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Flash Lite animation turns on cellphones Add to ...

The company behind the Flash technology that brings Web pages to life with animated graphics has turned its attention to cellphones, but it's unclear how soon Canadians might benefit.

Flash Lite software is a version of Macromedia Inc.'s Flash Player designed for mobile phones. It brings the Internet's Flash animated graphics and interactive video down to a level that allows a common handset -- with a limited keyboard and screen, and modest processing power, memory and bandwidth -- to run them smoothly.

Flash Lite is already on phones in Japan, Europe and South Korea. The first official Flash Lite-enabled handsets in North America are expected to go on sale before the end of the year, but Canadian wireless carriers are being cagey. Telus Corp. and Bell Canada refused to comment about their plans, while Rogers and its Fido arm said they weren't sure when they'd start offering phones with Flash Lite.

Meanwhile, Nokia Corp. and Samsung Electronics have signed licensing agreements with Macromedia Inc. to integrate Flash Lite into their handsets by default. Neither company would comment specifically on when these handsets will hit the North American market.

But, Nokia confirmed that impending Series 60 models, a line that has been popular among Rogers and Fido customers, will have Flash Lite installed and could be launched this fall.

Because creating Flash Lite-based content requires authoring tools from Macromedia, such as Macromedia Flash MX 2004 Pro Edition, there are big benefits for the company if it can establish its software as a de facto mobile Internet standard. But there are also potential benefits for content providers and cellphone users.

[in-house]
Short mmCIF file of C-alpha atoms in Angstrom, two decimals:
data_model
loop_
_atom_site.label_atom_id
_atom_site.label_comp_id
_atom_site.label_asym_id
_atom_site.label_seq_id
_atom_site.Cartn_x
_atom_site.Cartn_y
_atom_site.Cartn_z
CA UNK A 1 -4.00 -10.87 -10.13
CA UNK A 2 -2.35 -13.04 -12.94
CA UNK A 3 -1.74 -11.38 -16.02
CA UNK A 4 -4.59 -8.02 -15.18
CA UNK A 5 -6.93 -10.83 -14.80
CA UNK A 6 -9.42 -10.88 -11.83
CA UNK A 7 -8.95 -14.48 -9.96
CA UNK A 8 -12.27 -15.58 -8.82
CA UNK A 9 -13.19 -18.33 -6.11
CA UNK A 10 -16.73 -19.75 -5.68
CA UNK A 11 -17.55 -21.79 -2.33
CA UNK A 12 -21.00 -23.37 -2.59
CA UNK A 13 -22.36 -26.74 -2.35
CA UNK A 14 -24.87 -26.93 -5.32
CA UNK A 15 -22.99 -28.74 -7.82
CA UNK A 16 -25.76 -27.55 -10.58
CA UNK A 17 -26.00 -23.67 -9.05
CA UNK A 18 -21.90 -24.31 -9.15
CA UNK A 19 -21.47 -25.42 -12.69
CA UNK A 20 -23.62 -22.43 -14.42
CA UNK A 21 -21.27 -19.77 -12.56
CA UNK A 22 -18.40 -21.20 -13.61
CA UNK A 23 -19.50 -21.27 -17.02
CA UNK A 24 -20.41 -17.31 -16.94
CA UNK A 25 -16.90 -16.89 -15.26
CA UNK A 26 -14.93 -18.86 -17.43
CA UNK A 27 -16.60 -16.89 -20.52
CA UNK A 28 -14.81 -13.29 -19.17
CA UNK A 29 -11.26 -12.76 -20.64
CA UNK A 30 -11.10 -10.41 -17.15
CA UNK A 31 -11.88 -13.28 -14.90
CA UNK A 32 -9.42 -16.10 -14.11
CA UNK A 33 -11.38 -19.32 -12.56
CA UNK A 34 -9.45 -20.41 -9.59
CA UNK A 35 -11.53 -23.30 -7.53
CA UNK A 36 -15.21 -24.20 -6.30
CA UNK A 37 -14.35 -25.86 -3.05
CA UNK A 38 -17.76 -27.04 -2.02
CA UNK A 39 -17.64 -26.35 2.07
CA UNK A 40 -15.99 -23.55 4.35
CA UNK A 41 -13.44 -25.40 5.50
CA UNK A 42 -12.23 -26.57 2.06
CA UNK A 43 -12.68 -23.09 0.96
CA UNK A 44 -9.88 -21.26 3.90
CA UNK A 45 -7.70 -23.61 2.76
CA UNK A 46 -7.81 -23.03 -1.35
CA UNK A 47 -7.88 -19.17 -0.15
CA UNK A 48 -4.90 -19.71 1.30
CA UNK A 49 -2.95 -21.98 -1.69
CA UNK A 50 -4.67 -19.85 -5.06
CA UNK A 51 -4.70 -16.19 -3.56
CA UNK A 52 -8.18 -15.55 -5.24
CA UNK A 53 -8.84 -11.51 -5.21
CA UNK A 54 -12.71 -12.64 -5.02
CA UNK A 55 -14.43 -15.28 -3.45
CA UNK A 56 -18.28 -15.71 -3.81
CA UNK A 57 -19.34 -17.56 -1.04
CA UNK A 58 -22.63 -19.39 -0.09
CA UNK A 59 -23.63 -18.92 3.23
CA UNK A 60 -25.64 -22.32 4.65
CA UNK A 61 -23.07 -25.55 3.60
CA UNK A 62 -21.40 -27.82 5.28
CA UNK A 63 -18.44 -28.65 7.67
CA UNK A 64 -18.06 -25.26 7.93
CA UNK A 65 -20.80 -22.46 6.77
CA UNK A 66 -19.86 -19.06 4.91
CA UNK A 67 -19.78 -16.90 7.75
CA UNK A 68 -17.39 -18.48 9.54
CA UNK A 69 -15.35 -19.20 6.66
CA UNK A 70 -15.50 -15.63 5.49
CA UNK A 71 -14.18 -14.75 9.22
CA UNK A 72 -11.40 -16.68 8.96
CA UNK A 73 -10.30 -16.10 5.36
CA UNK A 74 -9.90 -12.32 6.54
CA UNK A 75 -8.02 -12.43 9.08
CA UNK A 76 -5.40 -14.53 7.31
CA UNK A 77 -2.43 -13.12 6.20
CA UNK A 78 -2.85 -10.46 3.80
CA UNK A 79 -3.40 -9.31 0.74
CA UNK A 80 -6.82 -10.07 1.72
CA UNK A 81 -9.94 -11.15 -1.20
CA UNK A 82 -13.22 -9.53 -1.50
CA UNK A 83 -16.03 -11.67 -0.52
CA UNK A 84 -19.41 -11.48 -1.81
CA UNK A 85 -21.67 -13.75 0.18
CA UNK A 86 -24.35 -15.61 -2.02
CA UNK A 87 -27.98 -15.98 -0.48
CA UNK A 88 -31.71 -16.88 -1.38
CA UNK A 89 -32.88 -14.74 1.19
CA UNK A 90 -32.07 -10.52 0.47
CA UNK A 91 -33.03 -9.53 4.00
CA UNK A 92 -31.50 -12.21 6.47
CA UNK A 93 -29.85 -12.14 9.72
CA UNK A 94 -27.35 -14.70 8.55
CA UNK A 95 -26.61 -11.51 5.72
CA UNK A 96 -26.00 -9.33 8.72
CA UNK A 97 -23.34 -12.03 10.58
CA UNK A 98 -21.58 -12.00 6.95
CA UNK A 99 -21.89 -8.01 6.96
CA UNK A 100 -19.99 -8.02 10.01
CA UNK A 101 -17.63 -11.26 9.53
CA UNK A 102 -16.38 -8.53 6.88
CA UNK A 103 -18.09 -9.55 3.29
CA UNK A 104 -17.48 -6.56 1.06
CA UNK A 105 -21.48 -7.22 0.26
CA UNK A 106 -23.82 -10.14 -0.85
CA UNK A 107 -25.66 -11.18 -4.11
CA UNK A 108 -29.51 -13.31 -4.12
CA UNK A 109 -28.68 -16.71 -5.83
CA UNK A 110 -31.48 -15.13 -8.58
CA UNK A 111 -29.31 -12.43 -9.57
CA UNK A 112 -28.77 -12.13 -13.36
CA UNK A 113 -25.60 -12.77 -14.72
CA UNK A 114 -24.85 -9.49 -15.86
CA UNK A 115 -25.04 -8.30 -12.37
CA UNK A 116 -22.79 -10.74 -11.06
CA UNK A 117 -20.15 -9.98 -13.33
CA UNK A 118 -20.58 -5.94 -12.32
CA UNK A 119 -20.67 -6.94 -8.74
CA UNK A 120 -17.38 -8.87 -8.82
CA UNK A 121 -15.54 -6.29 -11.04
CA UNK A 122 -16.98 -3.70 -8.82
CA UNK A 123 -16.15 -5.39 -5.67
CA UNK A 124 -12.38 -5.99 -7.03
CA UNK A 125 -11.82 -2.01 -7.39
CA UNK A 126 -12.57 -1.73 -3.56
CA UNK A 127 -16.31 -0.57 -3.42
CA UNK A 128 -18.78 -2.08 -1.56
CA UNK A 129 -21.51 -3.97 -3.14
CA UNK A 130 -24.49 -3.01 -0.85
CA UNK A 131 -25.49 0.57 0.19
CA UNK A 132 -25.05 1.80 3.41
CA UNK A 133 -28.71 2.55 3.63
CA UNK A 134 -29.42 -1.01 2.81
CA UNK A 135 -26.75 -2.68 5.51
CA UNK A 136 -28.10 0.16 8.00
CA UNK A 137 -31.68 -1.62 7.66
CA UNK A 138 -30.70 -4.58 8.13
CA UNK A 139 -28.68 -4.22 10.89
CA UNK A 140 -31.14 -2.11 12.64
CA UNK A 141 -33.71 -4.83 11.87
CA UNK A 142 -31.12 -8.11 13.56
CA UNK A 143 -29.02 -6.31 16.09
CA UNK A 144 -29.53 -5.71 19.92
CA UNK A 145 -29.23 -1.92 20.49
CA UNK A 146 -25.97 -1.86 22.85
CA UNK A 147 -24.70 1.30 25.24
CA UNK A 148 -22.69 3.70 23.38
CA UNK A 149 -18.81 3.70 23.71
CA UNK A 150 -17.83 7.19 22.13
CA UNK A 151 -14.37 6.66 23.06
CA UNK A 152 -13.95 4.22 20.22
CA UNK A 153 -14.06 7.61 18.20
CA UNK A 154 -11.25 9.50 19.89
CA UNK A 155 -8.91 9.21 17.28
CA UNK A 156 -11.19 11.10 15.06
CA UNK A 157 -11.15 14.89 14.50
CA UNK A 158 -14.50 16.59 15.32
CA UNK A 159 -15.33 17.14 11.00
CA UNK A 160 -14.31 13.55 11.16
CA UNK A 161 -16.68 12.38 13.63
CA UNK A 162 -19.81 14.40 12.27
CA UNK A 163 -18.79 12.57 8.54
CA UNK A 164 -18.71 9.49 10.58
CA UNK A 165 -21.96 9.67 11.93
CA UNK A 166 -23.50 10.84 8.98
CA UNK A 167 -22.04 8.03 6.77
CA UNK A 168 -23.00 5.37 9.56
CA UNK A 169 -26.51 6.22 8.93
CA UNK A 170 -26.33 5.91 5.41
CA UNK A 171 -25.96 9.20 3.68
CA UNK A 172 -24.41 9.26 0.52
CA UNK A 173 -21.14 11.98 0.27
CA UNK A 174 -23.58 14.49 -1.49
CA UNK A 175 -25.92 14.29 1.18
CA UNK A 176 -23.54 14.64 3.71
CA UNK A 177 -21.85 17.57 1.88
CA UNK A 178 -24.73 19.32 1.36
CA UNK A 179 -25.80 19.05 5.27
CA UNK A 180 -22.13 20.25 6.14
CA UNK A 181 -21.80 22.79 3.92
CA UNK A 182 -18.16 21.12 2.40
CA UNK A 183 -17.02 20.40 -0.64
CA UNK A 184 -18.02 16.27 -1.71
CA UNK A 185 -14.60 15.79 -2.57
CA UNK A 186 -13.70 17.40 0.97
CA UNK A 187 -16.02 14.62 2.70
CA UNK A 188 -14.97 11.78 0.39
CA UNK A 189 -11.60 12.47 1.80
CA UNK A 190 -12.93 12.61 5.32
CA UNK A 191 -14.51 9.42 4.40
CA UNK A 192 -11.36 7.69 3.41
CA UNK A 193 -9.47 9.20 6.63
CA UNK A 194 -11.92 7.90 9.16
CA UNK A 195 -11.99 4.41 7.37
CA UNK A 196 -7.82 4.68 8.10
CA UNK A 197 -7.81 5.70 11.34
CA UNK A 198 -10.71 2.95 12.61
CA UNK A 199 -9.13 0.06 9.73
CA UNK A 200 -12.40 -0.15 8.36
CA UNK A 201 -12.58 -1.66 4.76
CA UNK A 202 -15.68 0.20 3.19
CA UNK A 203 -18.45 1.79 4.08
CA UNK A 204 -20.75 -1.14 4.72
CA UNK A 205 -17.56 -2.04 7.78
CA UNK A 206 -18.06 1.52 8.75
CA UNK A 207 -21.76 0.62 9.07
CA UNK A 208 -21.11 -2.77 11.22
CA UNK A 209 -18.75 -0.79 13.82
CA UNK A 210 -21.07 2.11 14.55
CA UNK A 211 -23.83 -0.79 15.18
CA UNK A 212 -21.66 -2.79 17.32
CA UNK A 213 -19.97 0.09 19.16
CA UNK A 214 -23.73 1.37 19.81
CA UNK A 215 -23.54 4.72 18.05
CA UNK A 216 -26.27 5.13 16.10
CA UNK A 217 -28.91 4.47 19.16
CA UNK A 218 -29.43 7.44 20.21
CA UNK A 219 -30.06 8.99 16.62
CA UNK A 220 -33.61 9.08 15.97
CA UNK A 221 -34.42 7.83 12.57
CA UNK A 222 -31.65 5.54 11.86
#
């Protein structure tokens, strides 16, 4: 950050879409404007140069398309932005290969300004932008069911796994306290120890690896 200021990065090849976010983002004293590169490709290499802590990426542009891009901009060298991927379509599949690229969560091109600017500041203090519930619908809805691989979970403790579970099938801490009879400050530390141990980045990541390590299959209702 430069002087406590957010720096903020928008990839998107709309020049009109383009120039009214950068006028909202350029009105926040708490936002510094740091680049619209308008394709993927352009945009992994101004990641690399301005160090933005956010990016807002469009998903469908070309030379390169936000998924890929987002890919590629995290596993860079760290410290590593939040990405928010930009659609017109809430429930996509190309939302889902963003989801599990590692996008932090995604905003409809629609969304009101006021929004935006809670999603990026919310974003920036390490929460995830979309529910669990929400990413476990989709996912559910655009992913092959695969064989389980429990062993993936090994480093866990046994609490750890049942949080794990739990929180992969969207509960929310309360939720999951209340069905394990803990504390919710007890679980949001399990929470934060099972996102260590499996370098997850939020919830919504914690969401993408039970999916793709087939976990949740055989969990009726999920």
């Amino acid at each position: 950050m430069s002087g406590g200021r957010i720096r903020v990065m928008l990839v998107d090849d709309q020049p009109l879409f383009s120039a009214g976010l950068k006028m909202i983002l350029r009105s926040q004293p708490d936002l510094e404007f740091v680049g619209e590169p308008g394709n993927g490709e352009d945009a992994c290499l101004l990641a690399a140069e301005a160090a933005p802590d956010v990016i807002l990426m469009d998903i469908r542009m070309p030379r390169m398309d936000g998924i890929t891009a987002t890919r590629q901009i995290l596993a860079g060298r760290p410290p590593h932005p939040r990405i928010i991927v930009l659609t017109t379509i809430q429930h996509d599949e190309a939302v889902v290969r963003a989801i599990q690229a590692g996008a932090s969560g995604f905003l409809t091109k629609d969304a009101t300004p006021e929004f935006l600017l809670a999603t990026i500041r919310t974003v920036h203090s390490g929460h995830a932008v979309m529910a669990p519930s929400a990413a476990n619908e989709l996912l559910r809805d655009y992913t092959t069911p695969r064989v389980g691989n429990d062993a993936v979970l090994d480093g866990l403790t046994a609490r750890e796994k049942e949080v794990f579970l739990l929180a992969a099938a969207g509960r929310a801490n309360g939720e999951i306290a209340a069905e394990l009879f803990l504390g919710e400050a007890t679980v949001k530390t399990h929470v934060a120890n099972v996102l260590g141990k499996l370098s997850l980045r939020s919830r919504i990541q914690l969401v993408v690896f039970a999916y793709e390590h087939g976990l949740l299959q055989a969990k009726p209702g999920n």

Anup Murarka, Macromedia's senior director of marketing for mobile devices, describes the technology as "bridging the gap" between the on-line browsing experience people have become used to on desktops or notebooks, and the limitations of the mobile phone.

"In today's phones, the on-line browsing experience and the mobile interface are not tied together at all," Mr. Murarka says, making the Internet cumbersome to use. "I think most consumers out there would say they've only accessed three or four [Internet-related]features on their phone, even though they've had it for 12 to 18 months. That's a key challenge the industry has to overcome."

Mr. Murarka says Flash Lite was developed to achieve three objectives: Improve mobile Web browsing; offer a richer interface; and blend the first two objectives into a "seamless experience."

"Some reality TV programs ask you to vote for a contestant by sending a text message, but what if you were able to cast your vote by clicking on the photo of the contestant on your screen instead of punching in a code?" Mr. Murarka says. "That's an example of how Flash Lite features can be added to take advantage of the phone so you can send an SMS message or dial a number with a graphical interface."

Flash Lite can enhance things like cellphone camera photos by allowing people to add borders or notes, and it can be used to run animations linked to custom ring tones. Considering that ring tones alone are a billion-dollar industry and popular with users and carriers alike, animated ring tones -- already offered by some services in Asia and Europe -- could help boost Flash Lite's profile in North America.

If the technology catches on, on-line game makers, publishers and advertisers could also use it to produce content in a single format for all mobile devices.

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